If you know anything about this little blog of mine, it should come as no surprise that he had me at, “standards of granularity.” Of course, as you may already know from my previous lauding, this is because Grant McCracken is the only man on the planet who gets me.  I’ll admit that Grant’s ability to tap into my consciousness holds limited and subjective importance in the grand scheme.  I (humbly) assure you that he has far more significant insights, too. For instance, this one on the new show Harry’s Law.

Since I no longer have cable, the show automatically fails to achieve my audience in its distribution and reach – content, be damned. But that’s an insight on shifting technologies. Grant’s musing considers the shift in cultural aesthetics and presentation over time.

His words could stimulate a whole evening of discussion on cultural hegemony, the formulaic articulation of a degenerative zeitgeist, and how the push of philanthropy-in-action by the everyday hero has shifted who can and what it means to make a difference.

And..if you’re buying the wine, I’m in on the discussion.

For Grant’s insightful blog post, in entirety –> Harry’s Law: flourish or fail?

(Can’t be treating my academic essays like redheaded step-children. I have to put ALL of the work on the fridge! Enjoy!)

100 years into our post-industrialized, modern existence and technology is most often reconciled in beneficial terms (“progress” and “advancement”) that can be utilized for personal or consumptive profit.  However, we often fail to recognize the impact of emergent technologies in shaping the politics of identity, as well as the sociopolitical trajectories of our habitus.  Like an awkward teenager, we have struggled through the formative rites of passage.  When performance and technology synchronized well, progress proved a momentary coup.  But we have realized in retrospect that these moments were greatly evanescent and not maintainable by the antiquated expectations of behavior we, as the audience, posit to those who perform for our idealistic benefit on an ever-amplifying stage of technological succession.  Old doctrines of information exchange must be reconsidered; instead of changing our performance in an attempt to project and reinforce an outdated and constructed ideology, we must strive for a level of maturity allowing both the active and passive participants the freedom to exchange in an authentic and trustworthy manner.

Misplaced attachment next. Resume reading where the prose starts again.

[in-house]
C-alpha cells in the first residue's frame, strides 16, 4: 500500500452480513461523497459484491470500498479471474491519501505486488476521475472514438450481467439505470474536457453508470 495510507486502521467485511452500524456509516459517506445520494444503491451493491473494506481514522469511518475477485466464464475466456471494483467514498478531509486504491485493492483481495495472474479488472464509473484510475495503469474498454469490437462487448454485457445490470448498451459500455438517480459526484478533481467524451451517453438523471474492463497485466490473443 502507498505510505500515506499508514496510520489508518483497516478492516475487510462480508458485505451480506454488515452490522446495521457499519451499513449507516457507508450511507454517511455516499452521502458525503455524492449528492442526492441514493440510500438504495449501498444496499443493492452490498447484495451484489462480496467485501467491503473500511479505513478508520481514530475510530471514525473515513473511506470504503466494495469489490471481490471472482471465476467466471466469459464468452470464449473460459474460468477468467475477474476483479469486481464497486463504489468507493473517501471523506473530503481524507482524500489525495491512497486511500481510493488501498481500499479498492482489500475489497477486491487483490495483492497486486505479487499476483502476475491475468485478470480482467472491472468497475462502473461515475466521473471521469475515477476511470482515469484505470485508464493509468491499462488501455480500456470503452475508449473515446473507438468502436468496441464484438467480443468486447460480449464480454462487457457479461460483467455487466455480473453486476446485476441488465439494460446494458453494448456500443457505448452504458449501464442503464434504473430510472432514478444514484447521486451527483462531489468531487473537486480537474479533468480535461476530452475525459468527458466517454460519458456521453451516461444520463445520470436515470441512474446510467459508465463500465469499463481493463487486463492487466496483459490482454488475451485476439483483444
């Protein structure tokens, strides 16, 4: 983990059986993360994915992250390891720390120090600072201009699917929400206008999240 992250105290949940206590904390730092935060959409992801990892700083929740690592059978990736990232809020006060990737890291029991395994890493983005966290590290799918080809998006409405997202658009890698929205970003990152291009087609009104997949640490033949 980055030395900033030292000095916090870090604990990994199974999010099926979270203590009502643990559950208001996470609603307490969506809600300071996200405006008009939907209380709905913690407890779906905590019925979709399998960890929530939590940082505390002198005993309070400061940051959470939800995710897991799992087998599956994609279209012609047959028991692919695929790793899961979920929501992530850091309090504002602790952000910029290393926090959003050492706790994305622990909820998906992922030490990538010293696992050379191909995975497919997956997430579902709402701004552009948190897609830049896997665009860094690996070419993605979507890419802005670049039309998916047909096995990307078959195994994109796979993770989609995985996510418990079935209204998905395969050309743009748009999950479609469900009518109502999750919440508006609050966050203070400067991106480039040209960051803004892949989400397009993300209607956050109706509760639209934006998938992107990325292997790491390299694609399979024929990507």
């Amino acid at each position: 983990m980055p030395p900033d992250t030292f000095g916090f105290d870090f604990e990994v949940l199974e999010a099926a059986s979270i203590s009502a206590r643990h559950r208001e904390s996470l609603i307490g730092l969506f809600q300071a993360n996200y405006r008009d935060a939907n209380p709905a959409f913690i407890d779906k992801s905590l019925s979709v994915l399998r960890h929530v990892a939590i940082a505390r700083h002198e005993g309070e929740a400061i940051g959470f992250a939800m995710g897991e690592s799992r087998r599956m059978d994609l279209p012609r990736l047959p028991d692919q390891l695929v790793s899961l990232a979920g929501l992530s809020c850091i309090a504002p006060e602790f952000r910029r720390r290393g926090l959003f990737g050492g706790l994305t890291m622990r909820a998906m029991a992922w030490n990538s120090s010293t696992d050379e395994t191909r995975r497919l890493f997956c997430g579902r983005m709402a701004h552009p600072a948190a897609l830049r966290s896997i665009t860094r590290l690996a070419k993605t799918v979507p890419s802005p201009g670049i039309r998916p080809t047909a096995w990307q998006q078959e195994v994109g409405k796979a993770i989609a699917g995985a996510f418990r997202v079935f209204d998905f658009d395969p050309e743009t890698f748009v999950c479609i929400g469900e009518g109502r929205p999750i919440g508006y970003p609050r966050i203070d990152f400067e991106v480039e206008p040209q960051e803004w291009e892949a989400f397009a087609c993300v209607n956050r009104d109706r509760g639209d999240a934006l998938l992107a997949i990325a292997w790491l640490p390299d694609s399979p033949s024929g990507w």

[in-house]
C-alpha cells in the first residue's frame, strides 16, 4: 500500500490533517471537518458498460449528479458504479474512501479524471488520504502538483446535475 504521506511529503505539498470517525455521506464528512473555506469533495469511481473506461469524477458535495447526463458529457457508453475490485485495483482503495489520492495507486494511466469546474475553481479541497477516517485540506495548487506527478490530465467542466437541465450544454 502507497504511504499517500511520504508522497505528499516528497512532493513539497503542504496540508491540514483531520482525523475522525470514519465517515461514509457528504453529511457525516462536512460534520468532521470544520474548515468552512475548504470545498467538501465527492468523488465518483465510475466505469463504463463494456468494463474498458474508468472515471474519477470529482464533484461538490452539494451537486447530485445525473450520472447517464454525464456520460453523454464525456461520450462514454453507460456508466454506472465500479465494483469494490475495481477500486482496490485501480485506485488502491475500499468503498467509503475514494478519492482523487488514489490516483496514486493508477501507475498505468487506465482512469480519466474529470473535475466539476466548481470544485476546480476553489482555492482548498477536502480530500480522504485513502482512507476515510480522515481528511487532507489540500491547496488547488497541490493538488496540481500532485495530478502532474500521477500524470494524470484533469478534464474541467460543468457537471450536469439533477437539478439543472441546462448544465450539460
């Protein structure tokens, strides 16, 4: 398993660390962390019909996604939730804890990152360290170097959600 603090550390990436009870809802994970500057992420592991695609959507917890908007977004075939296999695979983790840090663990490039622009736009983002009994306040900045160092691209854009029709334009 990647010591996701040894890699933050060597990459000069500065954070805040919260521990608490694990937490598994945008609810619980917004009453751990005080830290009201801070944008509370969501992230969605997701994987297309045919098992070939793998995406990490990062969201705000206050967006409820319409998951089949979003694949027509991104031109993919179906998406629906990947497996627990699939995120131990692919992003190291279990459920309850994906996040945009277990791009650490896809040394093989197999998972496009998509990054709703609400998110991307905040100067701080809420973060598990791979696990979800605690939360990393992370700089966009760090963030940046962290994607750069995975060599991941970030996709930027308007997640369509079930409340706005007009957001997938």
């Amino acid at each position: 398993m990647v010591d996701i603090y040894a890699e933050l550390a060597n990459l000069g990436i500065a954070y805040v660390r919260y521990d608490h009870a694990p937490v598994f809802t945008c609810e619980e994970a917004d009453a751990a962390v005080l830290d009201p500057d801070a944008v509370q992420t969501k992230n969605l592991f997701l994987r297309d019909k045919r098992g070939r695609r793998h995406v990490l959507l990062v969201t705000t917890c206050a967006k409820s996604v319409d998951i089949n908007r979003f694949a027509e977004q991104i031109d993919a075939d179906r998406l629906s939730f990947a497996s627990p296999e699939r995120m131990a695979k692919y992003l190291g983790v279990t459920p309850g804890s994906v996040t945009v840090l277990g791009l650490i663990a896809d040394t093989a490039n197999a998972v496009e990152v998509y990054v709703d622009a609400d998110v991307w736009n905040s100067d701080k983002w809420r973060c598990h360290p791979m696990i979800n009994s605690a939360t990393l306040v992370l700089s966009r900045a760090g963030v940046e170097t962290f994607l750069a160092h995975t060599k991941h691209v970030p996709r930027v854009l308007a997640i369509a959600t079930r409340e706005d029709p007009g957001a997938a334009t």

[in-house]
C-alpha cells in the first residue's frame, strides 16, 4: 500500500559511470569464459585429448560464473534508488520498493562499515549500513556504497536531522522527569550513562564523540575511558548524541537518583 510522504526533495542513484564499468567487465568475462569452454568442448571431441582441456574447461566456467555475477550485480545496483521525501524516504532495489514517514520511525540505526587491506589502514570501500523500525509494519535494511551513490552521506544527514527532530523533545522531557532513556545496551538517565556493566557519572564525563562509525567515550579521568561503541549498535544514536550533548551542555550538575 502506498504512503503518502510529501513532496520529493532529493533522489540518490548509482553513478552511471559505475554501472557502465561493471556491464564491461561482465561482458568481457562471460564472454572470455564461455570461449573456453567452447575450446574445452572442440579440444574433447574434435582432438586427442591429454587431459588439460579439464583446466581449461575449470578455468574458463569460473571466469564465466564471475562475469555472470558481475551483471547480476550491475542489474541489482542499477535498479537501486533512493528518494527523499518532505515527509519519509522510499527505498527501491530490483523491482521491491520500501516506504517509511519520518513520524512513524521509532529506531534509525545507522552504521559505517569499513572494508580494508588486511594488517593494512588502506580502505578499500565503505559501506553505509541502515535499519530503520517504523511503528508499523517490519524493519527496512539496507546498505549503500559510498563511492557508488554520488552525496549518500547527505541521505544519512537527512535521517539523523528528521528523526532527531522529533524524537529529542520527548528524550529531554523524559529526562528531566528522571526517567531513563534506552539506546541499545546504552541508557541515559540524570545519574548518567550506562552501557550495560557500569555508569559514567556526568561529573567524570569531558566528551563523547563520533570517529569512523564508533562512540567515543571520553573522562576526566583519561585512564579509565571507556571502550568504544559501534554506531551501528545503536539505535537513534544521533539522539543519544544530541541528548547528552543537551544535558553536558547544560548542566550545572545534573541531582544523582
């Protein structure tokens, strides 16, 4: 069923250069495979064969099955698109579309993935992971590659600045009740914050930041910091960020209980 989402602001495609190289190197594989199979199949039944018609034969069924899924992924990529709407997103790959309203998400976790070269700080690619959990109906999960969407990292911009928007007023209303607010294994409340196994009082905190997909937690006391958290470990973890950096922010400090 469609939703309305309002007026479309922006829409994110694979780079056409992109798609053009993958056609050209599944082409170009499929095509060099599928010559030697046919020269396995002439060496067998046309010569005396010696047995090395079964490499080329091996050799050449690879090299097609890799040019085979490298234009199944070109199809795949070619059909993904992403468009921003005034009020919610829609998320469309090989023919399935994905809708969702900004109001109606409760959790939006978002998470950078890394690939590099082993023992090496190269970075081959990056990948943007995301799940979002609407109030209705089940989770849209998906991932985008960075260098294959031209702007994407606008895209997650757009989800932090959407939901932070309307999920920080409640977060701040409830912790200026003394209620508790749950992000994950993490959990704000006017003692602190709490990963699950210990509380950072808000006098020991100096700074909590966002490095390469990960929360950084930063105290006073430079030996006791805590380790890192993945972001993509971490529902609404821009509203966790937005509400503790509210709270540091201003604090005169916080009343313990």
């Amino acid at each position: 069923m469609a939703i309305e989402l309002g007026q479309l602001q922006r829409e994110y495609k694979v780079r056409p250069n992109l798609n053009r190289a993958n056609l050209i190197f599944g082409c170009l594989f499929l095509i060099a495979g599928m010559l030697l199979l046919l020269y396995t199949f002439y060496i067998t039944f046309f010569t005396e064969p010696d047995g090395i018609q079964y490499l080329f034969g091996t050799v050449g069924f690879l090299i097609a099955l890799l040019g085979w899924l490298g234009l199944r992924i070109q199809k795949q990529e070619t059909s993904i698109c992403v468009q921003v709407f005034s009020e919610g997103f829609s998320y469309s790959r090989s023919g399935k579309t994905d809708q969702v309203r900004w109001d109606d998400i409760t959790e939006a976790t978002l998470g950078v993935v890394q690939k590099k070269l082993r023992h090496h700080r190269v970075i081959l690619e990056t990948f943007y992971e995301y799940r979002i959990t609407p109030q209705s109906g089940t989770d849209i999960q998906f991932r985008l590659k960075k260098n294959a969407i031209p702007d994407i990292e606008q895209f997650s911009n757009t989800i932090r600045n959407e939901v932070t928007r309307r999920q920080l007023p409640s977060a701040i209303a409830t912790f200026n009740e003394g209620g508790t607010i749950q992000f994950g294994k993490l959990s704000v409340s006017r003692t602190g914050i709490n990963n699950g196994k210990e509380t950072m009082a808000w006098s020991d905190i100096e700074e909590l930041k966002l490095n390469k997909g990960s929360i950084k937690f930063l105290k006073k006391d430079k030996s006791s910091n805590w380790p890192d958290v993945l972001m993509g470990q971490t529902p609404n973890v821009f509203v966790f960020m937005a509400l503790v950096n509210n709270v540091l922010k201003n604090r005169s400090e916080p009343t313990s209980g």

If we compare how tenets of ritual and rhetoric were the means of integrating technological systems in the mid-19th Century as suggested by the sociological observations of de Tocqueville, Veblen and Hawthorne (Marx) Read the rest of this entry »